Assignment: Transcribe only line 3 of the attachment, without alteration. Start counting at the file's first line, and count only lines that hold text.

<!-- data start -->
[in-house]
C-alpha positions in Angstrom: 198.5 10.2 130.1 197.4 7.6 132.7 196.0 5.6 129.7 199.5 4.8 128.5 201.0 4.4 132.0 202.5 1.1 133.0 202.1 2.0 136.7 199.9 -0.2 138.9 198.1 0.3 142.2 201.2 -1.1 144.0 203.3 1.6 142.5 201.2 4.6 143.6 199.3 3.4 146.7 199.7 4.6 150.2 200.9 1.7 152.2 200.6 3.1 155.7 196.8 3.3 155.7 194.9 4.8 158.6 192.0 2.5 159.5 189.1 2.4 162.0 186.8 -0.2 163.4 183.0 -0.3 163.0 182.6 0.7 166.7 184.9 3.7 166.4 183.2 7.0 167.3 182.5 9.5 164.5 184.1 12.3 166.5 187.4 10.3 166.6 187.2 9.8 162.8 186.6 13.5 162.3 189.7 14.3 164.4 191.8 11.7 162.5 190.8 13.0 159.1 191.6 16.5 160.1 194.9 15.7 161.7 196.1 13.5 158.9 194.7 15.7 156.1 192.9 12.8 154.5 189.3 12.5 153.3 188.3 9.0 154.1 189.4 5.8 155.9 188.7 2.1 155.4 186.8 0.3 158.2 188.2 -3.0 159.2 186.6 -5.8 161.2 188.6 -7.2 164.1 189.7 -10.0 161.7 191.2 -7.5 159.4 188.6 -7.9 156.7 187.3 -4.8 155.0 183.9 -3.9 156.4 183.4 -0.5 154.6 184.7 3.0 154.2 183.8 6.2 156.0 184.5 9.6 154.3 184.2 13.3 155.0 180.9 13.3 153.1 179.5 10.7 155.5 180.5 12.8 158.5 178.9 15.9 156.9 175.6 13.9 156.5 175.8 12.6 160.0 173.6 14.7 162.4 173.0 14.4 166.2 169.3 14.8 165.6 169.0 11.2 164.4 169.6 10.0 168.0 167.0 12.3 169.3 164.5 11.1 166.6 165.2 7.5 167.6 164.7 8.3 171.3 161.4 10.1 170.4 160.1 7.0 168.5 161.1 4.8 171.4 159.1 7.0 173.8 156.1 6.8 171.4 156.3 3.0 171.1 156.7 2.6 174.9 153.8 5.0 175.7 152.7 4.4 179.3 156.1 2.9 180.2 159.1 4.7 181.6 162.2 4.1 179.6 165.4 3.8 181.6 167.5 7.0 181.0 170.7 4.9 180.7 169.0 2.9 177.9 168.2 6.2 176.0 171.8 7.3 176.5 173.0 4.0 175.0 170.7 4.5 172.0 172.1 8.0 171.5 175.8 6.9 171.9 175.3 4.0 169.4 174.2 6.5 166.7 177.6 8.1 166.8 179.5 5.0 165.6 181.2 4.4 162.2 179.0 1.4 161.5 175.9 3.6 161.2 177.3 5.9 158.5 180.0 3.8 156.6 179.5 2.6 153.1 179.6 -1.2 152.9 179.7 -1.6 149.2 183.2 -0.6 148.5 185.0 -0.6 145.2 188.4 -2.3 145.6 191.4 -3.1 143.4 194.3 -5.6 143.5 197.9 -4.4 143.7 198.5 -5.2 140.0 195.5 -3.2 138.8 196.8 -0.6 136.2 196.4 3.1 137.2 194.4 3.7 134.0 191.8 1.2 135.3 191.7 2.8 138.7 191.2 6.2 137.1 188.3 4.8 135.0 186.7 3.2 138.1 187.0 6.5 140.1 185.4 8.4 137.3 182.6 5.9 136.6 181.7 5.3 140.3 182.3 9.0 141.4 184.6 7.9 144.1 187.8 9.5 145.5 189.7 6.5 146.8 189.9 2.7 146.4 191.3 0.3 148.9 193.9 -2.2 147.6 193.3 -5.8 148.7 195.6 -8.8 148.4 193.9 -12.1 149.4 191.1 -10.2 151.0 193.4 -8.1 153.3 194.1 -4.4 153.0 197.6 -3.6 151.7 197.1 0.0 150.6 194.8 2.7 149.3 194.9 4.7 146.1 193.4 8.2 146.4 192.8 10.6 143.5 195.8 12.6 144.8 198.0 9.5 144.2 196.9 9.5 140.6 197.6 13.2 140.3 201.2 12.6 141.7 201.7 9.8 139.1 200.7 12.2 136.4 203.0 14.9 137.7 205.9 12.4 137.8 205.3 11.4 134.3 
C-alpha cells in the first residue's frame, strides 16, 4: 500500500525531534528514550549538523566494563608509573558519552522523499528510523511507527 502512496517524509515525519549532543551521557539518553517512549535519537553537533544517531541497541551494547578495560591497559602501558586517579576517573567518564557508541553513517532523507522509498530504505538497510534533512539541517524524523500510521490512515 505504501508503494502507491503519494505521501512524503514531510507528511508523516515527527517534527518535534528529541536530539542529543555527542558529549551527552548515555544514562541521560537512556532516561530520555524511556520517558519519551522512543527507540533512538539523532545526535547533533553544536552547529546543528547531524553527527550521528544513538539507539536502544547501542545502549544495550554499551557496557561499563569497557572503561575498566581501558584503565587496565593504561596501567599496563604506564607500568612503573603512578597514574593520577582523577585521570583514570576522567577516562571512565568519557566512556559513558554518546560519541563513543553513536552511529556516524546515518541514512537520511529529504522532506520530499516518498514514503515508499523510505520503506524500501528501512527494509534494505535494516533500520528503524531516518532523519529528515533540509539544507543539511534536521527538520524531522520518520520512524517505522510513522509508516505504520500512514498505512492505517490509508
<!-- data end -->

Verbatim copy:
C-alpha cells in the first residue's frame, strides 16, 4: 500500500525531534528514550549538523566494563608509573558519552522523499528510523511507527 502512496517524509515525519549532543551521557539518553517512549535519537553537533544517531541497541551494547578495560591497559602501558586517579576517573567518564557508541553513517532523507522509498530504505538497510534533512539541517524524523500510521490512515 505504501508503494502507491503519494505521501512524503514531510507528511508523516515527527517534527518535534528529541536530539542529543555527542558529549551527552548515555544514562541521560537512556532516561530520555524511556520517558519519551522512543527507540533512538539523532545526535547533533553544536552547529546543528547531524553527527550521528544513538539507539536502544547501542545502549544495550554499551557496557561499563569497557572503561575498566581501558584503565587496565593504561596501567599496563604506564607500568612503573603512578597514574593520577582523577585521570583514570576522567577516562571512565568519557566512556559513558554518546560519541563513543553513536552511529556516524546515518541514512537520511529529504522532506520530499516518498514514503515508499523510505520503506524500501528501512527494509534494505535494516533500520528503524531516518532523519529528515533540509539544507543539511534536521527538520524531522520518520520512524517505522510513522509508516505504520500512514498505512492505517490509508